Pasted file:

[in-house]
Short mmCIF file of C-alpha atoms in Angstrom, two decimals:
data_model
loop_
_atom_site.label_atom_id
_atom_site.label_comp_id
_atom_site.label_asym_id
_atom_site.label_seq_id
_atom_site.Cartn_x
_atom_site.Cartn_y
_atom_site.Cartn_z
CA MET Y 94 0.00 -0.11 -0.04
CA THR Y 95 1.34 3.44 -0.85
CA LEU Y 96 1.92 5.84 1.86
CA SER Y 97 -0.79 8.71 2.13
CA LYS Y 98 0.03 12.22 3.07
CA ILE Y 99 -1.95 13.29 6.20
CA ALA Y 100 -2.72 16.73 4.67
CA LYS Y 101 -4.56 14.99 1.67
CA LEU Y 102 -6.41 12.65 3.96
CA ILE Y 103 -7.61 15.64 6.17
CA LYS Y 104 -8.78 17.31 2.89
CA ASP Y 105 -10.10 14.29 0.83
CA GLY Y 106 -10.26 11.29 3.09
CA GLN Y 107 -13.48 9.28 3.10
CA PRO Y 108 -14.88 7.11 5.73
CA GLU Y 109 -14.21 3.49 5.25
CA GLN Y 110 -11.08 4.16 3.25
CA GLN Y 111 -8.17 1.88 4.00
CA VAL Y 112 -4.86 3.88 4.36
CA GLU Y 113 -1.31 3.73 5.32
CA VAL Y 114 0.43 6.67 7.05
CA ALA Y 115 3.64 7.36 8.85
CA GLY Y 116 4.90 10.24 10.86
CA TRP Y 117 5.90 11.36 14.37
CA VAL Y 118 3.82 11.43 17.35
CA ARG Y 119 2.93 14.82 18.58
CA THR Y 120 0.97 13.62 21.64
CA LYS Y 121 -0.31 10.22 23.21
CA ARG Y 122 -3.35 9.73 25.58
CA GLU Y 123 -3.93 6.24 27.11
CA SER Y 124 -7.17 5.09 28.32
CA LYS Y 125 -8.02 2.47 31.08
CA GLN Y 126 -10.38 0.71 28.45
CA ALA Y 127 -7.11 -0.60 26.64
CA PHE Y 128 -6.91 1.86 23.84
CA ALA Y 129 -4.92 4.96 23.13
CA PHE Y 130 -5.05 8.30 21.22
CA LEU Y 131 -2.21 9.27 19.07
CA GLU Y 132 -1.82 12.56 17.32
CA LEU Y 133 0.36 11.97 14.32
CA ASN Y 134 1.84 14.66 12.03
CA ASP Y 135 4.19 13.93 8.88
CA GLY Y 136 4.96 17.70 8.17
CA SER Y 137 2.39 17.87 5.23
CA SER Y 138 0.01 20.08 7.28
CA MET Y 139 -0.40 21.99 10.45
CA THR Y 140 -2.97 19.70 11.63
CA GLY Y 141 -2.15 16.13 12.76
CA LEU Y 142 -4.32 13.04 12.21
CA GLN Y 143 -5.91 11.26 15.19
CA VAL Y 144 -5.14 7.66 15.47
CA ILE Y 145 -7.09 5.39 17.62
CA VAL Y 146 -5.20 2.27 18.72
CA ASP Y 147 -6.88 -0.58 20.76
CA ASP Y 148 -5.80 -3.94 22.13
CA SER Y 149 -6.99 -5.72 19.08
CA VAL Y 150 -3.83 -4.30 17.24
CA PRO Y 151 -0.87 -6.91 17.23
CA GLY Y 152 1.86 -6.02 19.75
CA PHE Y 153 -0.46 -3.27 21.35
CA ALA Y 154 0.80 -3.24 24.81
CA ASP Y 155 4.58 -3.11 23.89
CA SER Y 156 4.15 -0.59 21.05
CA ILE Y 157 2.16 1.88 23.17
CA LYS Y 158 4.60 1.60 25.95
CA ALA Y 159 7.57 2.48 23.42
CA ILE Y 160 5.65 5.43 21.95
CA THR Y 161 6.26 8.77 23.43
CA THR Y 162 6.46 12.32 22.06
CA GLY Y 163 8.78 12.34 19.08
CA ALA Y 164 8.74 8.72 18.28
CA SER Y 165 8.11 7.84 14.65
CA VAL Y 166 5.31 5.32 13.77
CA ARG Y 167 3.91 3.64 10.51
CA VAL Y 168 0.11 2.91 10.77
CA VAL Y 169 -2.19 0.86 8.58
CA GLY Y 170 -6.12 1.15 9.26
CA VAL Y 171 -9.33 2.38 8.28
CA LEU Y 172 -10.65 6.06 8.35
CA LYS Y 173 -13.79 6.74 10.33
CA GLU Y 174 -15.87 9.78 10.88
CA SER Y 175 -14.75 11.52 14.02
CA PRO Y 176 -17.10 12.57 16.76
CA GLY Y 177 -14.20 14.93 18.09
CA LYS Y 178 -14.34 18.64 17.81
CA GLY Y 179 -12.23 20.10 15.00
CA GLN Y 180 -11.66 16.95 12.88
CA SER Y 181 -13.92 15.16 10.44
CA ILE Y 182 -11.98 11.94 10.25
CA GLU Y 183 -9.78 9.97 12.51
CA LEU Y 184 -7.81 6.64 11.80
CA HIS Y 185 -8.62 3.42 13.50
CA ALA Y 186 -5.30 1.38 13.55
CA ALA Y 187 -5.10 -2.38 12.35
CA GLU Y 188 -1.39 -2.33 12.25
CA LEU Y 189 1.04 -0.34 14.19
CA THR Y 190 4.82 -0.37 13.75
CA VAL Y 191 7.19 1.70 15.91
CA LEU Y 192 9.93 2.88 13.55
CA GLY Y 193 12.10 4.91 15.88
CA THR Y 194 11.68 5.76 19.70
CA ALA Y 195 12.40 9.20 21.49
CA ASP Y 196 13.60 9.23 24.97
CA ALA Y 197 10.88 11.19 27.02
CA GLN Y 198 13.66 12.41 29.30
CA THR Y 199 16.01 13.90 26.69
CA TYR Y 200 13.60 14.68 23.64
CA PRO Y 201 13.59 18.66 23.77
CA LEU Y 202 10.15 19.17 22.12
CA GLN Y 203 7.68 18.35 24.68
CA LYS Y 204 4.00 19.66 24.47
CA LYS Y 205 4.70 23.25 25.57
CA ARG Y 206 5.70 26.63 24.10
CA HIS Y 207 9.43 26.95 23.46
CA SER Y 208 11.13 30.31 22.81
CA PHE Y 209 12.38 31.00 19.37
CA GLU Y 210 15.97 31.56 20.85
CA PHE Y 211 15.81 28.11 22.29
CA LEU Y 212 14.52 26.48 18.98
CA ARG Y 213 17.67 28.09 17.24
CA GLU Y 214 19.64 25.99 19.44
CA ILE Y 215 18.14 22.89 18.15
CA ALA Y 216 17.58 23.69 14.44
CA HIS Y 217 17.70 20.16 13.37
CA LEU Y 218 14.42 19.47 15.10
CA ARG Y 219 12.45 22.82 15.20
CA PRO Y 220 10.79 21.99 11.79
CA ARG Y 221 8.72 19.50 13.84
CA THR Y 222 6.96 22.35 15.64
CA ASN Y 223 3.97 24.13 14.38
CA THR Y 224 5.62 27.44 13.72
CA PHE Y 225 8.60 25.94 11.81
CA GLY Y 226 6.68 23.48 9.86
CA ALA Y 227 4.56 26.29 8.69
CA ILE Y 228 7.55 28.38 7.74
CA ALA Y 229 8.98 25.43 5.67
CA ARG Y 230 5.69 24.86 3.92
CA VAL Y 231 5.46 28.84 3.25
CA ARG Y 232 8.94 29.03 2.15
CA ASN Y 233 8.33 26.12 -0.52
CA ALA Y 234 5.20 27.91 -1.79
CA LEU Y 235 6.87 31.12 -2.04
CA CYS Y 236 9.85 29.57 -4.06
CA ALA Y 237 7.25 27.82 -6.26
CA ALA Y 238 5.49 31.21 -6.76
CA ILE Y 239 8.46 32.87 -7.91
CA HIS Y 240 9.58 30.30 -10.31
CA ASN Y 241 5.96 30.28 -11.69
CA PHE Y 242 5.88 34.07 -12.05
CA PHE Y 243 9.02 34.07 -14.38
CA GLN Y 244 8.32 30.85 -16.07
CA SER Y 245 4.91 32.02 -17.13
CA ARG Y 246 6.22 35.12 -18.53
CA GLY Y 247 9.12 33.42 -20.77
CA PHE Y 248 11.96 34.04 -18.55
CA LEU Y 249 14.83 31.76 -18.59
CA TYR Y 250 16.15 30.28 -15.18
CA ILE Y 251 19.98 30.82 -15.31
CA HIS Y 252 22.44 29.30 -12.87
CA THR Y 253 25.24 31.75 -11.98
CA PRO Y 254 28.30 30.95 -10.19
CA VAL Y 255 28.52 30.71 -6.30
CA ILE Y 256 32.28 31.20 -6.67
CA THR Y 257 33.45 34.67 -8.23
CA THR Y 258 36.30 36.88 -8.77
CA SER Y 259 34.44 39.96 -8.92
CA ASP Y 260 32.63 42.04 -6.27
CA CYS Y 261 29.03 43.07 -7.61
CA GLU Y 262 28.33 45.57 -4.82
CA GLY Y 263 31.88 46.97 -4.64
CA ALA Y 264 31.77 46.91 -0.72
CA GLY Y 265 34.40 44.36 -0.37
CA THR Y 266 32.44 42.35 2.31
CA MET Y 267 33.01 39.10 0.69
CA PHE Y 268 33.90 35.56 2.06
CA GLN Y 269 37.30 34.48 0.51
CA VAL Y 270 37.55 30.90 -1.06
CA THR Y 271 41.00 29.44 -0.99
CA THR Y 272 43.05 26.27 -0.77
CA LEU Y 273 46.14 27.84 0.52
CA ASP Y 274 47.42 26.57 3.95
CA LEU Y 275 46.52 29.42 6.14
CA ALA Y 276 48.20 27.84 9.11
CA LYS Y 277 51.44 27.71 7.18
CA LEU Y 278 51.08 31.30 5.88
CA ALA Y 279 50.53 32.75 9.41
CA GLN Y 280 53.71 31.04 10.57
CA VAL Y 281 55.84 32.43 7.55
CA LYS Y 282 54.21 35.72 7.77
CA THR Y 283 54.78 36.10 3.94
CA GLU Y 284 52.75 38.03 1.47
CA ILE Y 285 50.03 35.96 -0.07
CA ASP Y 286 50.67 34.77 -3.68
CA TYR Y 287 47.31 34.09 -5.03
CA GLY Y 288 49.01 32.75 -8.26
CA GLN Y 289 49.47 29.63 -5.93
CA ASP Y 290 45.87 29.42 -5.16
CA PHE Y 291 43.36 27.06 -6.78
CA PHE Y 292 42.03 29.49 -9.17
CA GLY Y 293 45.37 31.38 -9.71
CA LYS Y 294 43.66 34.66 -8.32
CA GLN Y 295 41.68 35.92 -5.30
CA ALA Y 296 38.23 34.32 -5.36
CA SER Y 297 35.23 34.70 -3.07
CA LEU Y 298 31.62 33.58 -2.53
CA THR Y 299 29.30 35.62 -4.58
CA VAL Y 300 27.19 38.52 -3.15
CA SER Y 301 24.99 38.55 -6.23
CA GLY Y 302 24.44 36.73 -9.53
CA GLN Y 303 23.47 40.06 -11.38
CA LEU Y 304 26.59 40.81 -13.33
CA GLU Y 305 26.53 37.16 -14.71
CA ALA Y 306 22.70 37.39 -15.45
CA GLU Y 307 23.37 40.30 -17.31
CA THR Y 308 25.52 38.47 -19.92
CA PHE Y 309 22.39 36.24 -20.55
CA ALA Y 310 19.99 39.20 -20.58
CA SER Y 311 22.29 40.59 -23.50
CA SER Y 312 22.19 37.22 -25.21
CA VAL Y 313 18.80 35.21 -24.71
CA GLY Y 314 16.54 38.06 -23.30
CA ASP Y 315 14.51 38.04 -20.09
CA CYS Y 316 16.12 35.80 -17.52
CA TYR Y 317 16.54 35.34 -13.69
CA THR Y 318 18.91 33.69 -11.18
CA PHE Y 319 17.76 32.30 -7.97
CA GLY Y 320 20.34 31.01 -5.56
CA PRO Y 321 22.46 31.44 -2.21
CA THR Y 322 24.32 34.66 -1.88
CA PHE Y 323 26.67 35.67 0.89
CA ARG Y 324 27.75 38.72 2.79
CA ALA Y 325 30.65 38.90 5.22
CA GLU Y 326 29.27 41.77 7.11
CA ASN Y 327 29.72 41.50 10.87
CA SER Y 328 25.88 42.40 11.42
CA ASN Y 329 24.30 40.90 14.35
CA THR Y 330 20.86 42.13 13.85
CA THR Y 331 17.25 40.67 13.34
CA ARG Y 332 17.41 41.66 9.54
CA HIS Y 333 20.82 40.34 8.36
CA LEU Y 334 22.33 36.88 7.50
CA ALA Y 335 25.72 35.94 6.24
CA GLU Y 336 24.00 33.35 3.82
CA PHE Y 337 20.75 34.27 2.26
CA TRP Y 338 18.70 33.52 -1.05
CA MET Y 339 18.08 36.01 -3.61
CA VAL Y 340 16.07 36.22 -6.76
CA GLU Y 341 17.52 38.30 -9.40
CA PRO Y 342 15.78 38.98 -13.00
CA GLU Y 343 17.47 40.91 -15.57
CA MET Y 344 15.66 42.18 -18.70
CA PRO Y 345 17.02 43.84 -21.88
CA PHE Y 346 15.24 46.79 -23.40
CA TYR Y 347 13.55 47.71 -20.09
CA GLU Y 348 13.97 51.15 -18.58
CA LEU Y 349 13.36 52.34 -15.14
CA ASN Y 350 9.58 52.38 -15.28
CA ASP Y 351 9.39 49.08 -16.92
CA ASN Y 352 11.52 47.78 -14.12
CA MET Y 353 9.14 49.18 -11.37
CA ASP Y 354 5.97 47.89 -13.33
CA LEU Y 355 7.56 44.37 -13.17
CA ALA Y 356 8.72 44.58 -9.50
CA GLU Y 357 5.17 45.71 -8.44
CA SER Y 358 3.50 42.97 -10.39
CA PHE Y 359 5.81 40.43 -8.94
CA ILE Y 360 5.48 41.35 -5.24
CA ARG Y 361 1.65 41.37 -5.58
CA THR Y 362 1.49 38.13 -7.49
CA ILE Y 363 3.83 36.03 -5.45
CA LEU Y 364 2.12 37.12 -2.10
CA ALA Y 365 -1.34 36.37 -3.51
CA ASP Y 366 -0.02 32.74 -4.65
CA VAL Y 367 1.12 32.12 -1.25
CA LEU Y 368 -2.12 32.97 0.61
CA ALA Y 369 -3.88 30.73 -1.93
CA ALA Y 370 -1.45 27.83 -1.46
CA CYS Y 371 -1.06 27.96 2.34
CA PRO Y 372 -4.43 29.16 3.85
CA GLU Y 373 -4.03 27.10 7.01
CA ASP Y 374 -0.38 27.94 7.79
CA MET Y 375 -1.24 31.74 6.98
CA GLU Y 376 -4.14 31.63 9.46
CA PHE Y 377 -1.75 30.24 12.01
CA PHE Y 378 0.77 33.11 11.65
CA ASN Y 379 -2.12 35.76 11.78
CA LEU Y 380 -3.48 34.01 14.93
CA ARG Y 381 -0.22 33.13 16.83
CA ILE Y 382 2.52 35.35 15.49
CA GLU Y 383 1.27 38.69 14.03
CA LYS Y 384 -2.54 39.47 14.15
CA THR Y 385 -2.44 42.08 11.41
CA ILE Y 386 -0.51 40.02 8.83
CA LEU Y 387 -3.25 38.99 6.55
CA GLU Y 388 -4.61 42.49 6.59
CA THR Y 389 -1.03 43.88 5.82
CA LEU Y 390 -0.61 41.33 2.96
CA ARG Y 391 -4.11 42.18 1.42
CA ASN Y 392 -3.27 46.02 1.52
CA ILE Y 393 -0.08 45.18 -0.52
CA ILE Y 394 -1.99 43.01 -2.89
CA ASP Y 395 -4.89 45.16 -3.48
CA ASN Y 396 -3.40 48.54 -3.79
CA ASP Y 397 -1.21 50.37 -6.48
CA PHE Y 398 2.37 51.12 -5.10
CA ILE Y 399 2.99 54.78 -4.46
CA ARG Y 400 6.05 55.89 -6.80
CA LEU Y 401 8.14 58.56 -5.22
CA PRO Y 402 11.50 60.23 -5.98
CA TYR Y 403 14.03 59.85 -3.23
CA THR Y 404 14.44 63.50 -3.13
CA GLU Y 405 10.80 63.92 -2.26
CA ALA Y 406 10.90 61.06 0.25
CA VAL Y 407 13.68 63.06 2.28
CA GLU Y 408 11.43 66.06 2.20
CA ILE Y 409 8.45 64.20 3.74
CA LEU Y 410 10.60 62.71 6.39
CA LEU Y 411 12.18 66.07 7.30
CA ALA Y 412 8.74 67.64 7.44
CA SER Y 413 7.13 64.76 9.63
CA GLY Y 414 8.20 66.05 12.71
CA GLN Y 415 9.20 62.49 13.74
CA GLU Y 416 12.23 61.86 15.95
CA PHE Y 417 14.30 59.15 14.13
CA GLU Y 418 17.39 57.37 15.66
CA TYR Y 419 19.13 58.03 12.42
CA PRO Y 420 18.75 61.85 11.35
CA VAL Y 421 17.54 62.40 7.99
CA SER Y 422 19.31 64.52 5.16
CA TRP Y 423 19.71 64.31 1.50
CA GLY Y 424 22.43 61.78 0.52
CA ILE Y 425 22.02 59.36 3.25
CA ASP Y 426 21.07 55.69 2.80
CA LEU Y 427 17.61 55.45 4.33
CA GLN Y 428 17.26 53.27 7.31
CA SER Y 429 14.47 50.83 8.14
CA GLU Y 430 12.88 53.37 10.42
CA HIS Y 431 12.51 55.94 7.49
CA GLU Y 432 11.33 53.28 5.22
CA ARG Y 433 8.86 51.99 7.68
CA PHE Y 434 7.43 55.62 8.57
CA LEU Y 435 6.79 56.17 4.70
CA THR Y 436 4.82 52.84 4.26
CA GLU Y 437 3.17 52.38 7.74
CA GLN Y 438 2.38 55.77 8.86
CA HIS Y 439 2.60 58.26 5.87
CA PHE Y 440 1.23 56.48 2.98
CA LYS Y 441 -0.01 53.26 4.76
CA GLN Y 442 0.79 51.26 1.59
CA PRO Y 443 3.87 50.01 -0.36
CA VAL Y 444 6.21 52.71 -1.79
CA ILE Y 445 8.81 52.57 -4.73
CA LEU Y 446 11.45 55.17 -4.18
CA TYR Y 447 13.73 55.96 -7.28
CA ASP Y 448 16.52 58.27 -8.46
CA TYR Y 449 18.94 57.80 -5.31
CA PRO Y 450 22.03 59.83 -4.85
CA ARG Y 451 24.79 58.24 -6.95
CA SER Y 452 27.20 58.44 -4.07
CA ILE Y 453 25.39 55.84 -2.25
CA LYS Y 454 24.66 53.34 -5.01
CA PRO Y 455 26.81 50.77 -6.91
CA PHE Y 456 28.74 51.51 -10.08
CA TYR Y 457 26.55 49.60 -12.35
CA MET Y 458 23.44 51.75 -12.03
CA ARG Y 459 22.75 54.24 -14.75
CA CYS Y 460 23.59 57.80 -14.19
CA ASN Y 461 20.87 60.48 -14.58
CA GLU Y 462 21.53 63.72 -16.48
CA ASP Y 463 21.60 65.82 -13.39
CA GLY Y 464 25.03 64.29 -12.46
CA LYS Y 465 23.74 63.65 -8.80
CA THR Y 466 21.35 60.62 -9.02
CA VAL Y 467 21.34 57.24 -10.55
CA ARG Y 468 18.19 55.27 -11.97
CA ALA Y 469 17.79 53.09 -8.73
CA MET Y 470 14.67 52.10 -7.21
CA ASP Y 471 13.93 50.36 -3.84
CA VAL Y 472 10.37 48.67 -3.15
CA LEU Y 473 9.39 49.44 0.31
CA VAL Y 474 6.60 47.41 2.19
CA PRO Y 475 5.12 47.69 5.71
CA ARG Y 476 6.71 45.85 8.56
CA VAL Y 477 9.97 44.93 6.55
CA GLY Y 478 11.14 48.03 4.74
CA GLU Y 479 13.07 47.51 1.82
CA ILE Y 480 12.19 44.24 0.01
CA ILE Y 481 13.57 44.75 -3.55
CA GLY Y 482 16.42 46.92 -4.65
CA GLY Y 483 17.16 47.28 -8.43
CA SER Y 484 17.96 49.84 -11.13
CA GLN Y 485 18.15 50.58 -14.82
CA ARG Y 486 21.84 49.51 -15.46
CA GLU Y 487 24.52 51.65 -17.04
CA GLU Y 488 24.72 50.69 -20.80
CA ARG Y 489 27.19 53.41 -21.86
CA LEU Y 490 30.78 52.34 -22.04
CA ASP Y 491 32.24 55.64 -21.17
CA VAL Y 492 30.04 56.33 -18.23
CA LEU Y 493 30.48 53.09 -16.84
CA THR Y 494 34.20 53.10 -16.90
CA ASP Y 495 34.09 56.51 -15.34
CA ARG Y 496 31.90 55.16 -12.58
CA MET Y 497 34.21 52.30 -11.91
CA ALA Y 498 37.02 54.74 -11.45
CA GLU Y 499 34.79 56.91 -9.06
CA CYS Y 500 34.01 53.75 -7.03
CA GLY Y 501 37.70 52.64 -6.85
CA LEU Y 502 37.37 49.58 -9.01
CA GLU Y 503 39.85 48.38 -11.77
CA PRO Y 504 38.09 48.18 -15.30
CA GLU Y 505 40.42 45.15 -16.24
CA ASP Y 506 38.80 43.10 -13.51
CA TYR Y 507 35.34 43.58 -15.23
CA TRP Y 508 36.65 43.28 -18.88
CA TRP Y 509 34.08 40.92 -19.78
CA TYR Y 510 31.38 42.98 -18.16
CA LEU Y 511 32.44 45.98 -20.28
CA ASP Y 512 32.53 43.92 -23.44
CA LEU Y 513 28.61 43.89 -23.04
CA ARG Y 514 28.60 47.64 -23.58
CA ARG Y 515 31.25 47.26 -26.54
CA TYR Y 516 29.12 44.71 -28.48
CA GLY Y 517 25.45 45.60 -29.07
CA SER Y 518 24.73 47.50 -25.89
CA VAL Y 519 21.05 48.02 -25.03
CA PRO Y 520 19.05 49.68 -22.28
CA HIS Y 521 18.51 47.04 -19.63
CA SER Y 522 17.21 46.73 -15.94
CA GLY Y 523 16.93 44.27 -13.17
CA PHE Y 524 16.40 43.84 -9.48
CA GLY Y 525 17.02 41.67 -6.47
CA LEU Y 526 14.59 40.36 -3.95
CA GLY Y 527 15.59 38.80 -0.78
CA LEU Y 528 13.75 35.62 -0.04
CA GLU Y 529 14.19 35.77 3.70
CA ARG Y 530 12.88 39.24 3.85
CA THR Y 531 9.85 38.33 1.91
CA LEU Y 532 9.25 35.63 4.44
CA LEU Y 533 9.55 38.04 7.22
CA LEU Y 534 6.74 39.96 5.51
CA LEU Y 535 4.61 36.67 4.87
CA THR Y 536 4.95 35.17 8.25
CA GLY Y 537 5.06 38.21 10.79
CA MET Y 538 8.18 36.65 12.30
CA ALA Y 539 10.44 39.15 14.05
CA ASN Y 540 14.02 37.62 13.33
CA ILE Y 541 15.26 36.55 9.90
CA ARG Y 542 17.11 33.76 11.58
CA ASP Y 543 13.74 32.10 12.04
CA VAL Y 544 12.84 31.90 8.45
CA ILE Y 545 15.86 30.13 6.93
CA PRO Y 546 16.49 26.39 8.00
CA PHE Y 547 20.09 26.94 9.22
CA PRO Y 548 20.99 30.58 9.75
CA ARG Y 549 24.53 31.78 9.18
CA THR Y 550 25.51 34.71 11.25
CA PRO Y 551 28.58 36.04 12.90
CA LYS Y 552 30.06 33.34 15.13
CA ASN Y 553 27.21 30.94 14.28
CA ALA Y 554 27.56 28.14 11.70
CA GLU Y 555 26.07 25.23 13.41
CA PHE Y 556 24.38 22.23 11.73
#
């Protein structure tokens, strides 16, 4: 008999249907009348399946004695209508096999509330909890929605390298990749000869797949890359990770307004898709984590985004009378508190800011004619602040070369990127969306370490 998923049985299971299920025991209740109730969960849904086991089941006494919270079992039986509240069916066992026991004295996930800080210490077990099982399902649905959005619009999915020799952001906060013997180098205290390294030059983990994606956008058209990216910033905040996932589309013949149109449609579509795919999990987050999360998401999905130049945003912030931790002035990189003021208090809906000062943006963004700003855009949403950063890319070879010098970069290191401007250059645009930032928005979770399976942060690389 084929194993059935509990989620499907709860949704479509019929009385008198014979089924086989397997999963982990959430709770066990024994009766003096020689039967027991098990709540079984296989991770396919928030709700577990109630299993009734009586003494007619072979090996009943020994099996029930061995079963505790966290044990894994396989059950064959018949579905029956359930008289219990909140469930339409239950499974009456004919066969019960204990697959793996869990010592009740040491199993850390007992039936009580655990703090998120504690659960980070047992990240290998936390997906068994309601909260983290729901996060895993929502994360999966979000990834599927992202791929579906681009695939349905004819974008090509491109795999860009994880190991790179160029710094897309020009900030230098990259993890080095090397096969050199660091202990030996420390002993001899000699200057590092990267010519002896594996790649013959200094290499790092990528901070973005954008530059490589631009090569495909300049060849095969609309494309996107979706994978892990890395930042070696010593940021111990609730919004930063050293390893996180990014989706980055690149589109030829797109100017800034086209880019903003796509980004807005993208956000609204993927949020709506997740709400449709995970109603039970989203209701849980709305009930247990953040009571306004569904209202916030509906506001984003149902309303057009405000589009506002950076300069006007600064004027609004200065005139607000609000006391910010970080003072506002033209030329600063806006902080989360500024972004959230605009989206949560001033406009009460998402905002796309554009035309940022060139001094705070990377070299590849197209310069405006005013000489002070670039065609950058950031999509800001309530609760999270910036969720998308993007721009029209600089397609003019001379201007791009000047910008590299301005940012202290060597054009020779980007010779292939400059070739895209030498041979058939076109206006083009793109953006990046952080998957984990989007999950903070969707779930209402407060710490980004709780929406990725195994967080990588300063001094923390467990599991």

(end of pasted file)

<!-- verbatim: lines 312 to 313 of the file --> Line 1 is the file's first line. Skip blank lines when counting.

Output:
CA ILE Y 394 -1.99 43.01 -2.89
CA ASP Y 395 -4.89 45.16 -3.48